Many of you may already know what credit means but it is important to understand the different aspects of credit and how it can greatly affect your future. Credit is more than just having a credit card and making payments so let’s back track a little and begin with what the term credit actually is.

Credit Defined

Credit is essentially borrowed money. You, the borrower, enter a contract with a lender (e.g. bank or credit union) in which you can use their money to buy something now and repay the funds at a designated later date.

Establishing Credit

Establishing credit for the first time can prove difficult if you have no prior credit history; some lenders are reluctant to issue credit to someone they don’t know if they can trust or not.

Do your research - where and how can you establish credit?

Your Financial Instition

Start with the financial institution that you bank with, because you have established a relationship with them.

  • Credit Cards - If you are under 21, you will need a cosigner or to prove that you have the means to handle payments (i.e., a job)
  • Secured Credit Cards - Requires you to put down a security deposit which is used as collateral if you can’t make a payment and is usually equal to your credit limit.
  • Other Loans - student loans, car loans, mortgages or personal loans can also help you establish credit, but you shouldn’t just go out and buy a new condo to establish credit.


  • By having your name associated with services like cellular phone contracts, where you pay after you have used the service, and making payments on time, you can establish credit.

Good Credit Tip: Once you have obtained a credit card (e.g. Visa or MasterCard):

  • keep your balances low
  • pay on time
  • not pursue unnecessary credit
  • stick with a few credit instruments in order to establish good credit.

Remember that using a credit card is one of the easiest way to establish good credit, but it’s also one of the fastest way to fall into debt.

Uses for Credit

Credit is used to obtain goods or services before paying for them, like: buying a car, taking out a mortgage, getting a lease on an apartment, etc. Recently, credit is being used in some states (not Illinois) as part of a background check for employment.

Credit History

Your credit history is a record of your ability to repay borrowed amounts per the terms of your credit agreements. This record of your credit history is documented in a credit report. Many credit reports include items like credit card balances and payment history, car loan payment history, mortgage information as well as previous addresses and open revolving credit accounts (like credit or department store cards).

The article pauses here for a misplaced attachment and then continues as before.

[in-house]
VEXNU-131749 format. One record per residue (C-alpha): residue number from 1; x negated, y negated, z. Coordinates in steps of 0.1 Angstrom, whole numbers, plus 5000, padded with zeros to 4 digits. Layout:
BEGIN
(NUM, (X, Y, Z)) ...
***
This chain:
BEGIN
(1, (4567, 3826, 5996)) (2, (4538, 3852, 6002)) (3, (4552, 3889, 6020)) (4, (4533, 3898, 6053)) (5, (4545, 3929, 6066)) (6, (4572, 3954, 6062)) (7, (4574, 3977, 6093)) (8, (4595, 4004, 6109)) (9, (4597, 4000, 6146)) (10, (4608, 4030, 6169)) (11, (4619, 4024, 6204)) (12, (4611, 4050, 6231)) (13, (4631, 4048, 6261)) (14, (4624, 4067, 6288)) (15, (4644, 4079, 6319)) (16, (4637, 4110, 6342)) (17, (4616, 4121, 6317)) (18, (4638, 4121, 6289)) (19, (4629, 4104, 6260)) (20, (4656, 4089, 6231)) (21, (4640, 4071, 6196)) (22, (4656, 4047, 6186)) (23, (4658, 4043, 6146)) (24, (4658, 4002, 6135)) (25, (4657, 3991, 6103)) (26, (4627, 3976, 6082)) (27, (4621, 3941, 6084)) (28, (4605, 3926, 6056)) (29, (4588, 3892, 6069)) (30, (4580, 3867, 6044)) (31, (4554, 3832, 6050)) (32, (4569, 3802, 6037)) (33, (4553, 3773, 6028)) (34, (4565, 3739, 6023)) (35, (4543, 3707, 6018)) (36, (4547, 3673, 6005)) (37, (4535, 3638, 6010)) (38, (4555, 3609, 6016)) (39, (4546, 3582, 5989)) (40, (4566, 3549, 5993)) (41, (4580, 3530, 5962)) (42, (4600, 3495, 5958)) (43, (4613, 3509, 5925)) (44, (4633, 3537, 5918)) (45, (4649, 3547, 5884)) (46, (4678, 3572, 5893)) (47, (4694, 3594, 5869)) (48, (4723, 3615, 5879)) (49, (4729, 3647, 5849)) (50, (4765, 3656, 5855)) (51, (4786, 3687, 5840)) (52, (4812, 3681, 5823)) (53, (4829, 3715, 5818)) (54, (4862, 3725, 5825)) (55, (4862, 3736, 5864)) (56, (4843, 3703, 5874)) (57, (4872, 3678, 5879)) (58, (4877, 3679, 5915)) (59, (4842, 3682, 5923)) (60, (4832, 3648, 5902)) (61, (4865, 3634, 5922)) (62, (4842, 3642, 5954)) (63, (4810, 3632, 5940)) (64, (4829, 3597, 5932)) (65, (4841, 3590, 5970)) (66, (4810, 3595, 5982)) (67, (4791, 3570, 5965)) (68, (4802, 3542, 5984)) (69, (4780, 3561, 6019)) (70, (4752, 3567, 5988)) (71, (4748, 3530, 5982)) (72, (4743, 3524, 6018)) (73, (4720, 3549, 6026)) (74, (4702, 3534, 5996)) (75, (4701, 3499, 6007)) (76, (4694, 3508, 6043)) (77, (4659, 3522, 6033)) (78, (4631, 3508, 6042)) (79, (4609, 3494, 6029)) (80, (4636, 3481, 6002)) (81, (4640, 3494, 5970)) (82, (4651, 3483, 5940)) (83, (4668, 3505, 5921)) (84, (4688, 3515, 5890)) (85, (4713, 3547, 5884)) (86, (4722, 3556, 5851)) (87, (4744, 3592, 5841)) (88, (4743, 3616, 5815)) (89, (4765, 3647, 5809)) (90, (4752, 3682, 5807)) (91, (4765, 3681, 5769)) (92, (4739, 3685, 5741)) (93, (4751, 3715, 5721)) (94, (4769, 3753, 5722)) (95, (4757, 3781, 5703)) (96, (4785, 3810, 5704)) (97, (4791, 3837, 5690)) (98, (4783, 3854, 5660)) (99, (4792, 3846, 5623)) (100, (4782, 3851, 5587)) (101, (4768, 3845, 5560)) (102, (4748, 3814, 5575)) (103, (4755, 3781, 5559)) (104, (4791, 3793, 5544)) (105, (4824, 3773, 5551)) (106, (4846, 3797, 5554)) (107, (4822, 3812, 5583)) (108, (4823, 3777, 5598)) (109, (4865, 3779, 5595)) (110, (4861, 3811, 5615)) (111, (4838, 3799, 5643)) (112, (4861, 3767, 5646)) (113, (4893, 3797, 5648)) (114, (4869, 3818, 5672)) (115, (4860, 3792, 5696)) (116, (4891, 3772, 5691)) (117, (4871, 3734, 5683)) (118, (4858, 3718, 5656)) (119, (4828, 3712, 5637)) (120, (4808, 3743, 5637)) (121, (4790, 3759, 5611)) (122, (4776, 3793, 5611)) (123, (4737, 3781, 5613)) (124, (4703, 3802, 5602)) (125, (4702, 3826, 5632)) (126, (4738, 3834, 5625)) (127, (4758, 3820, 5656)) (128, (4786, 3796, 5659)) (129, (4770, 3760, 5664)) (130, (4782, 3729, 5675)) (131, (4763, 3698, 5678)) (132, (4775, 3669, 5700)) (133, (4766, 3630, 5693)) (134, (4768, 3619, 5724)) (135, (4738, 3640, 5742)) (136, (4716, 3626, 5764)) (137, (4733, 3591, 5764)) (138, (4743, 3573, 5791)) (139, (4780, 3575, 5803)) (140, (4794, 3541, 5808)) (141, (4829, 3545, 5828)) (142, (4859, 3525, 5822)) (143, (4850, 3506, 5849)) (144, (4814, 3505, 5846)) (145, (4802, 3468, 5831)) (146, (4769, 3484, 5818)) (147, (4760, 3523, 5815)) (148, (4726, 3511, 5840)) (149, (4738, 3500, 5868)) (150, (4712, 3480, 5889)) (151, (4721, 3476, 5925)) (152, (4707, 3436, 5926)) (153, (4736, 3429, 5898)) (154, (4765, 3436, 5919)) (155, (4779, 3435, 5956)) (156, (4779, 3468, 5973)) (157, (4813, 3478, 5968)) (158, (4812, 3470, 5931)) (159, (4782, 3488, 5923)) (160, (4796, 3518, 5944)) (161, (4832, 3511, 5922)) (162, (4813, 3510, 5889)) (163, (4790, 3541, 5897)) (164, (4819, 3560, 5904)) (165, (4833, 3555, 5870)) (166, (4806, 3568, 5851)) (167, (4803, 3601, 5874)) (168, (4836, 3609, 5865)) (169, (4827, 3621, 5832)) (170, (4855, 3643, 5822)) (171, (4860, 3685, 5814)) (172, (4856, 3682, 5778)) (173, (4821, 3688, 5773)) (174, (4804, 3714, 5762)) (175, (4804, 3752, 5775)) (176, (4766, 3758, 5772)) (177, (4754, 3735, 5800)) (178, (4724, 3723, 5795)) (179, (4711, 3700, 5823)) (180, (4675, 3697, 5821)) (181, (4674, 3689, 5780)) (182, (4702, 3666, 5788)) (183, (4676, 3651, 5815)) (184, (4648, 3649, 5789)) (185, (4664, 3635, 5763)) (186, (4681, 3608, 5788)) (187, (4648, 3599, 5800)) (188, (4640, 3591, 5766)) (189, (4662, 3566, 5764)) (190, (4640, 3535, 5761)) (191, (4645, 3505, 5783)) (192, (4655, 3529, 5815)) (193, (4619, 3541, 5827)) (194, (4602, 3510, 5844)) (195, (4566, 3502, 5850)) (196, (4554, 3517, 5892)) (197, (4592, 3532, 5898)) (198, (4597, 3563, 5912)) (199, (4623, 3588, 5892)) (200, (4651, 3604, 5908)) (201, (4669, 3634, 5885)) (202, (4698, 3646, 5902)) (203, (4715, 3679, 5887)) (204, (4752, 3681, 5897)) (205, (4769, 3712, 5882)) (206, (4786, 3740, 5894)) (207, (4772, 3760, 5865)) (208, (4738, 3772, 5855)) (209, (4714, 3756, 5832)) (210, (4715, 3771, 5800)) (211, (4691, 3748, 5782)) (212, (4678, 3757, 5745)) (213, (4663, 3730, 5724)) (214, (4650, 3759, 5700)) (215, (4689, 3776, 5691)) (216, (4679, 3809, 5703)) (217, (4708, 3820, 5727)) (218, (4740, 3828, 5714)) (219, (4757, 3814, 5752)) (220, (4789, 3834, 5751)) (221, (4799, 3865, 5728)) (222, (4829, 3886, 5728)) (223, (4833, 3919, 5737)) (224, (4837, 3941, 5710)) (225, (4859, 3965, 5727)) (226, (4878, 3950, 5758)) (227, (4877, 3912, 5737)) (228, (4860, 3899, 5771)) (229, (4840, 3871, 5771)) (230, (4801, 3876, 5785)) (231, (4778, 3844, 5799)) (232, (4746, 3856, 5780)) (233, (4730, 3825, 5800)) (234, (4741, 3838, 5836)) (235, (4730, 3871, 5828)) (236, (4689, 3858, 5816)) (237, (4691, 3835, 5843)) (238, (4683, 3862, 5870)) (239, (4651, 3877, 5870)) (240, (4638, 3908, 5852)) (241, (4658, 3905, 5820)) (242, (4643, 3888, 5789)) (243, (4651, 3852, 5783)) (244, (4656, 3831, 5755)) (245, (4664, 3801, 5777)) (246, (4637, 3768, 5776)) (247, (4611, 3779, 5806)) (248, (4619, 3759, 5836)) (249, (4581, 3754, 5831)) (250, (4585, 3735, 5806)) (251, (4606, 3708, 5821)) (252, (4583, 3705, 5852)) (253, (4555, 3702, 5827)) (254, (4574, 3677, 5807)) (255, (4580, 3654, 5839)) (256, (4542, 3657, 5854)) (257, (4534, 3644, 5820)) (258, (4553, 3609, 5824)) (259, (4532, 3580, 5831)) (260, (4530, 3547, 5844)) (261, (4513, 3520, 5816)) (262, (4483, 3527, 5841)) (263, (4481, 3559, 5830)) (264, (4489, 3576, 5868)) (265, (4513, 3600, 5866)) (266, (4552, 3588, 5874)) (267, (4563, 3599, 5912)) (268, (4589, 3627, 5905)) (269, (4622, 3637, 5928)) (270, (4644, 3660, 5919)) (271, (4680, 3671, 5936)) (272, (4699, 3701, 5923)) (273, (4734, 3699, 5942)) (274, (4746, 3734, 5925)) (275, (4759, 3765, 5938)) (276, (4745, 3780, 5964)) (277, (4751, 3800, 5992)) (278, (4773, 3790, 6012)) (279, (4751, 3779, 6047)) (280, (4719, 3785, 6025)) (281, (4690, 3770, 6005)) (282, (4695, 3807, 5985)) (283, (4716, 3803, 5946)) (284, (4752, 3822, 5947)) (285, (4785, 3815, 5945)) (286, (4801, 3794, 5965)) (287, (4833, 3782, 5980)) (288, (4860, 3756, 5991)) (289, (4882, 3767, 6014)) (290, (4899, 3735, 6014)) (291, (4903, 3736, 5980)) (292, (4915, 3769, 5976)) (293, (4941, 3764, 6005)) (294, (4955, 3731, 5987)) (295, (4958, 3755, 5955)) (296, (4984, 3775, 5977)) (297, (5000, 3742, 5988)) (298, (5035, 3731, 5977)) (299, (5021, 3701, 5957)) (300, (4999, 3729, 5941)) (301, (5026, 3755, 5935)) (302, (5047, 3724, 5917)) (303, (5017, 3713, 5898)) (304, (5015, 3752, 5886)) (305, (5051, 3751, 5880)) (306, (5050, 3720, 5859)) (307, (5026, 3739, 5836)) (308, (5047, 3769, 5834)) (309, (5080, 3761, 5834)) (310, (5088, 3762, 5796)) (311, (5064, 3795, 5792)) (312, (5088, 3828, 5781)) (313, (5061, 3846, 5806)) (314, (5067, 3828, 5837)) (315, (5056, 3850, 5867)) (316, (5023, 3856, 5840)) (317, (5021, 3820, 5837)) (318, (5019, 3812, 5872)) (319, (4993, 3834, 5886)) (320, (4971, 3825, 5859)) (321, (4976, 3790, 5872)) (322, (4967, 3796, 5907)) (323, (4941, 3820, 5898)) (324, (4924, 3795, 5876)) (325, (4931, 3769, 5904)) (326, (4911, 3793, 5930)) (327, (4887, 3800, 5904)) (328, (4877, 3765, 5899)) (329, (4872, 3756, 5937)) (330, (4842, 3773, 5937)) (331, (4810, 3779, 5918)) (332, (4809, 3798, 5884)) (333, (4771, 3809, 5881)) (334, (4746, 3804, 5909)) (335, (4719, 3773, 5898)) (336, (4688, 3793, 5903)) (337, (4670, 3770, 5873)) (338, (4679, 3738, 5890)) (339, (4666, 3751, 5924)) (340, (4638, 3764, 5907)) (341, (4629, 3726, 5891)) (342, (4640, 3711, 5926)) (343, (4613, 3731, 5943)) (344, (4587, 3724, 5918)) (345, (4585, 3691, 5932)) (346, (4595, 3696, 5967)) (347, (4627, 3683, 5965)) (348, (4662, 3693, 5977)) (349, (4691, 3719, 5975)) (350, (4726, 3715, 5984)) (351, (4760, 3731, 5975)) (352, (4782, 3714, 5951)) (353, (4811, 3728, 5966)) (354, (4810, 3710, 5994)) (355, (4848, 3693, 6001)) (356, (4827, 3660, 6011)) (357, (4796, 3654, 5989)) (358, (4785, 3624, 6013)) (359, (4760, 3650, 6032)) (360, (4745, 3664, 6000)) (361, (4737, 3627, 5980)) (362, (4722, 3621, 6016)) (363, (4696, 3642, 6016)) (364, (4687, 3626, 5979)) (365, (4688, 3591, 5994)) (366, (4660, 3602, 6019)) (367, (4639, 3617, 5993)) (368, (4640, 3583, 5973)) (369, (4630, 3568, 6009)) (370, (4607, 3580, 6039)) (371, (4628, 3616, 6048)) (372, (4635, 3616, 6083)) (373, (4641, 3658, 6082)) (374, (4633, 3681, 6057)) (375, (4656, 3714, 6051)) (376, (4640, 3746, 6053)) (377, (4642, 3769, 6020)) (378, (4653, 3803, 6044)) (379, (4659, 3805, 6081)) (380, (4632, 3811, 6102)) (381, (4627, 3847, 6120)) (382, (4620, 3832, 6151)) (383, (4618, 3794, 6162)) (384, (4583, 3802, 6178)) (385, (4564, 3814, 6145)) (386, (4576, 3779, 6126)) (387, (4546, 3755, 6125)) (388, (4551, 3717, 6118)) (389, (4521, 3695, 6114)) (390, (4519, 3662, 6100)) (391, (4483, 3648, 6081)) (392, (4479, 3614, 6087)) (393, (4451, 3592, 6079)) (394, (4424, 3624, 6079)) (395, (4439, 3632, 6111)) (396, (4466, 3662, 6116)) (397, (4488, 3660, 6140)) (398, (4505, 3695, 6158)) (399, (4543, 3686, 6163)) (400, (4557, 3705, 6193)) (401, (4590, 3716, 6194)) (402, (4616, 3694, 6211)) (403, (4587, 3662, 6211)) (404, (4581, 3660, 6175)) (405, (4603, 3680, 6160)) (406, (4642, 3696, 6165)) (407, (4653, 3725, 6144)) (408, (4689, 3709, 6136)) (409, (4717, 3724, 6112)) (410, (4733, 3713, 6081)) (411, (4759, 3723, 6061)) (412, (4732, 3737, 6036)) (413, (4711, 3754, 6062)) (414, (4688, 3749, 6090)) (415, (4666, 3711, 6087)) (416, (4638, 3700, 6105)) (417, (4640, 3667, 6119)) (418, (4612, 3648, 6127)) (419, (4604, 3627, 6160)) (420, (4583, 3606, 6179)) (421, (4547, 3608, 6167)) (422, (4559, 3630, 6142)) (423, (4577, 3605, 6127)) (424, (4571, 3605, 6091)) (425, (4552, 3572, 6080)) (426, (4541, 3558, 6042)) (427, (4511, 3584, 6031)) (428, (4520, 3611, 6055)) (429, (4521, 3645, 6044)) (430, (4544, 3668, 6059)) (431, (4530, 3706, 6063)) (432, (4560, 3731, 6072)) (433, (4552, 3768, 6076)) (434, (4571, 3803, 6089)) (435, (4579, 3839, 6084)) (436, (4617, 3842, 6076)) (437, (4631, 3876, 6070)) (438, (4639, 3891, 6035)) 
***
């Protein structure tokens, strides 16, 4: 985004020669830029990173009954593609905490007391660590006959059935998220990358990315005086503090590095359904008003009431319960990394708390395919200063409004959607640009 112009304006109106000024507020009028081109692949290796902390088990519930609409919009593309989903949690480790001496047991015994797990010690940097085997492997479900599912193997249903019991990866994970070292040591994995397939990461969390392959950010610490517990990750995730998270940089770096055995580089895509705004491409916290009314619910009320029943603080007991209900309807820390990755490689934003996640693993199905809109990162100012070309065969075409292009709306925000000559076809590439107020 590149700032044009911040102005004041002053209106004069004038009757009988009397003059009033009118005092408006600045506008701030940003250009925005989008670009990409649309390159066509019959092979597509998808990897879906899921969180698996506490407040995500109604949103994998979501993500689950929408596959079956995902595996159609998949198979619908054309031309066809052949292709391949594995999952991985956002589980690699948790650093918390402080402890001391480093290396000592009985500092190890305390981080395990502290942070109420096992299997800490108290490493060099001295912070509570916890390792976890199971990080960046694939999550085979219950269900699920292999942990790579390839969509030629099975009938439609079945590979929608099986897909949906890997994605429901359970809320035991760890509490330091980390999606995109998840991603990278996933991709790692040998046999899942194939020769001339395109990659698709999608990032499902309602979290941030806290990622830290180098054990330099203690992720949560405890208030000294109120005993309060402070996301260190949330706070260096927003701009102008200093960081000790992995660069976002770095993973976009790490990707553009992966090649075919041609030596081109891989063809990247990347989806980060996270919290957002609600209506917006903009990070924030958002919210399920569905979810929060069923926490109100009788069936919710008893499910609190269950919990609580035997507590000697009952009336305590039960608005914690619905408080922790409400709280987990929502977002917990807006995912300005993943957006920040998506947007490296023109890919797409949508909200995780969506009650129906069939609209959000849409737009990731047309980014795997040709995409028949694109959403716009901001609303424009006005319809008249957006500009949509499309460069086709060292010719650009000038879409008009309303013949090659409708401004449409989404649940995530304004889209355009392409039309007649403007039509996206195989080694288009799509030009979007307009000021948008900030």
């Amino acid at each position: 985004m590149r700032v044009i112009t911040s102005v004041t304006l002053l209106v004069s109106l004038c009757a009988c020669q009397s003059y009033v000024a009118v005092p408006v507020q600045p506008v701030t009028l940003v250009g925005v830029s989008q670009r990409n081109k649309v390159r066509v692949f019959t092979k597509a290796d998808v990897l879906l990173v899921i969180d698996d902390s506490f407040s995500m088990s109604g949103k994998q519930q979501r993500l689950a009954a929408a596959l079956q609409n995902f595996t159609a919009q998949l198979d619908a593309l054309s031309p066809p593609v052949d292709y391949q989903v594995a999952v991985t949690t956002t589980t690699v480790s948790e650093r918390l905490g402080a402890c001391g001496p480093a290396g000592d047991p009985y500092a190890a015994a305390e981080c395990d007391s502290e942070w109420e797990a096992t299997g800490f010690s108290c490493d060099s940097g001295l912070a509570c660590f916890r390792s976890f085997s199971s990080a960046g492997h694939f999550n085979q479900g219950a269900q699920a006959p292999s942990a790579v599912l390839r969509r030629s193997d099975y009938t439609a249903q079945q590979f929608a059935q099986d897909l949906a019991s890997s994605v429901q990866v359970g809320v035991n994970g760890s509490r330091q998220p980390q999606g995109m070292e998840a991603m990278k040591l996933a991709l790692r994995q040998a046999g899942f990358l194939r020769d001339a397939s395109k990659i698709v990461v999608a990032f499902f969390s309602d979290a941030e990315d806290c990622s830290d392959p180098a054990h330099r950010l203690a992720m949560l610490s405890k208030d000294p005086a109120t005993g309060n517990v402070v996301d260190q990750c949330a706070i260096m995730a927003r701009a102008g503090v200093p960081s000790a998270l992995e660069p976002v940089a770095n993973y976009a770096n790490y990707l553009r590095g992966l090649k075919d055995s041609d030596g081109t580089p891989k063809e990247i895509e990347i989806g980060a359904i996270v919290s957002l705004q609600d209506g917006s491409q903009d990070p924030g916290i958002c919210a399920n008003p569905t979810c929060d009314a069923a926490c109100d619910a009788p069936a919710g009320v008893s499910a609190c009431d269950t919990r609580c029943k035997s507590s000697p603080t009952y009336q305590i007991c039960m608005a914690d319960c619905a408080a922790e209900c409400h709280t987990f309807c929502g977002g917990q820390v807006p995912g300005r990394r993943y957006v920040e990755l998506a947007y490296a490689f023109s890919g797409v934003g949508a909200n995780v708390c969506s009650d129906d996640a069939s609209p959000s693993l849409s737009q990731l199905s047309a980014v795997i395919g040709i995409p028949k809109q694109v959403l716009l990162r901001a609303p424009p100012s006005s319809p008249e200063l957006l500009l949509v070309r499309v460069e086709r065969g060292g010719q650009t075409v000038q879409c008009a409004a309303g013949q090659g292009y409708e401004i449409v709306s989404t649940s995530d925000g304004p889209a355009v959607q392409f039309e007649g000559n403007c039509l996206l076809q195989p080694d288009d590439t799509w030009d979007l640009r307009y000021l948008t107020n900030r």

Get a free copy of your credit report, which includes a listing of your credit history by visiting

If you find discrepancies on your credit report, you can petition them by following these steps, found in more detail on the Federal Trade Commision’s website.

Credit Scores and Why They Matter

Credit scores are a numerical value placed on your creditworthiness.

What is typically included in a credit score?

  • Payment History
    Do you pay your bills on time?
  • Debt to Available Credit Ratio
    Do you pay down as much as you can each month? Do you max out your credit cards?
  • Length of Credit History
    How long have you been paying your bills on time?
  • Varied Credit Portfolio
    Do you have more than one type of credit (revolving and installment)?
  • New Credit Inquiries
    Do you apply for credit cards or loans frequently? See the Hard Credit Pull Vs. Soft Credit Pull Infographic for more info.

What is NOT included in the credit score?

  • Age
  • Race
  • Sex
  • Job or Length of Employment
  • Income (but this can have an impact on whether a creditor will lend you money)
  • Education
  • Marital status
  • Whether you’ve been turned down for credit
  • Length of time at your current address
  • Whether you own a home or rent
  • Information not contained in your credit report (e.g., your favorite color)